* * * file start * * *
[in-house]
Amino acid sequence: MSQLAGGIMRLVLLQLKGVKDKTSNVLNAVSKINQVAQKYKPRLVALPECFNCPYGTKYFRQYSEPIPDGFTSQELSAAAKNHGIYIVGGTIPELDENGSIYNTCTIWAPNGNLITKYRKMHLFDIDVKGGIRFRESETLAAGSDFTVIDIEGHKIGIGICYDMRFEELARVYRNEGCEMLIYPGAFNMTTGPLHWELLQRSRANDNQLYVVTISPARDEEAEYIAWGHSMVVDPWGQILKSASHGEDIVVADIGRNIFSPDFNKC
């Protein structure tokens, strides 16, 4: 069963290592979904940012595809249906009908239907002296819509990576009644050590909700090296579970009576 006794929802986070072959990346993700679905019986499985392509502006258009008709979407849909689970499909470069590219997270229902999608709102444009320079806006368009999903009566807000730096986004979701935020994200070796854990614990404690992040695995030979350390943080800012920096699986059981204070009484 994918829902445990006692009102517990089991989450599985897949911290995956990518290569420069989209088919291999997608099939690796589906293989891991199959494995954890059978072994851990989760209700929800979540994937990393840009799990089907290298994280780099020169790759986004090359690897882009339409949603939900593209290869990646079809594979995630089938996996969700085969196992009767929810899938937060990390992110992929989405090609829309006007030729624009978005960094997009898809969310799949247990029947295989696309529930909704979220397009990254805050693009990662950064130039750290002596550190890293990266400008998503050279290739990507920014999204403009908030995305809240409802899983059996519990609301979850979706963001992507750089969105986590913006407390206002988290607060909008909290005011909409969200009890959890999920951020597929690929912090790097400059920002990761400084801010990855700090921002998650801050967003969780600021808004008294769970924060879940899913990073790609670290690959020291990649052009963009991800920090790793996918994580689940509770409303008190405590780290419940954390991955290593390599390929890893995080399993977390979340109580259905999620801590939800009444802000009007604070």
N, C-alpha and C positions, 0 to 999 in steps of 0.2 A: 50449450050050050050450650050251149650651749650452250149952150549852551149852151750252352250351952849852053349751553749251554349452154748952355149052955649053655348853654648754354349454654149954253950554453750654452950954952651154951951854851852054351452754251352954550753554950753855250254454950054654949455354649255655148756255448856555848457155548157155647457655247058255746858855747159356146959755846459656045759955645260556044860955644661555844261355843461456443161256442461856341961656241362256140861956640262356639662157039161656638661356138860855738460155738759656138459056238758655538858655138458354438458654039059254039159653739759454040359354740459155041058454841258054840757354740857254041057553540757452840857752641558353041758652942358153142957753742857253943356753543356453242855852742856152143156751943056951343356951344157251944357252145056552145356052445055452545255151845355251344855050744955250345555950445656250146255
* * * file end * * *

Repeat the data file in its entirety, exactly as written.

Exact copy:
[in-house]
Amino acid sequence: MSQLAGGIMRLVLLQLKGVKDKTSNVLNAVSKINQVAQKYKPRLVALPECFNCPYGTKYFRQYSEPIPDGFTSQELSAAAKNHGIYIVGGTIPELDENGSIYNTCTIWAPNGNLITKYRKMHLFDIDVKGGIRFRESETLAAGSDFTVIDIEGHKIGIGICYDMRFEELARVYRNEGCEMLIYPGAFNMTTGPLHWELLQRSRANDNQLYVVTISPARDEEAEYIAWGHSMVVDPWGQILKSASHGEDIVVADIGRNIFSPDFNKC
């Protein structure tokens, strides 16, 4: 069963290592979904940012595809249906009908239907002296819509990576009644050590909700090296579970009576 006794929802986070072959990346993700679905019986499985392509502006258009008709979407849909689970499909470069590219997270229902999608709102444009320079806006368009999903009566807000730096986004979701935020994200070796854990614990404690992040695995030979350390943080800012920096699986059981204070009484 994918829902445990006692009102517990089991989450599985897949911290995956990518290569420069989209088919291999997608099939690796589906293989891991199959494995954890059978072994851990989760209700929800979540994937990393840009799990089907290298994280780099020169790759986004090359690897882009339409949603939900593209290869990646079809594979995630089938996996969700085969196992009767929810899938937060990390992110992929989405090609829309006007030729624009978005960094997009898809969310799949247990029947295989696309529930909704979220397009990254805050693009990662950064130039750290002596550190890293990266400008998503050279290739990507920014999204403009908030995305809240409802899983059996519990609301979850979706963001992507750089969105986590913006407390206002988290607060909008909290005011909409969200009890959890999920951020597929690929912090790097400059920002990761400084801010990855700090921002998650801050967003969780600021808004008294769970924060879940899913990073790609670290690959020291990649052009963009991800920090790793996918994580689940509770409303008190405590780290419940954390991955290593390599390929890893995080399993977390979340109580259905999620801590939800009444802000009007604070």
N, C-alpha and C positions, 0 to 999 in steps of 0.2 A: 50449450050050050050450650050251149650651749650452250149952150549852551149852151750252352250351952849852053349751553749251554349452154748952355149052955649053655348853654648754354349454654149954253950554453750654452950954952651154951951854851852054351452754251352954550753554950753855250254454950054654949455354649255655148756255448856555848457155548157155647457655247058255746858855747159356146959755846459656045759955645260556044860955644661555844261355843461456443161256442461856341961656241362256140861956640262356639662157039161656638661356138860855738460155738759656138459056238758655538858655138458354438458654039059254039159653739759454040359354740459155041058454841258054840757354740857254041057553540757452840857752641558353041758652942358153142957753742857253943356753543356453242855852742856152143156751943056951343356951344157251944357252145056552145356052445055452545255151845355251344855050744955250345555950445656250146255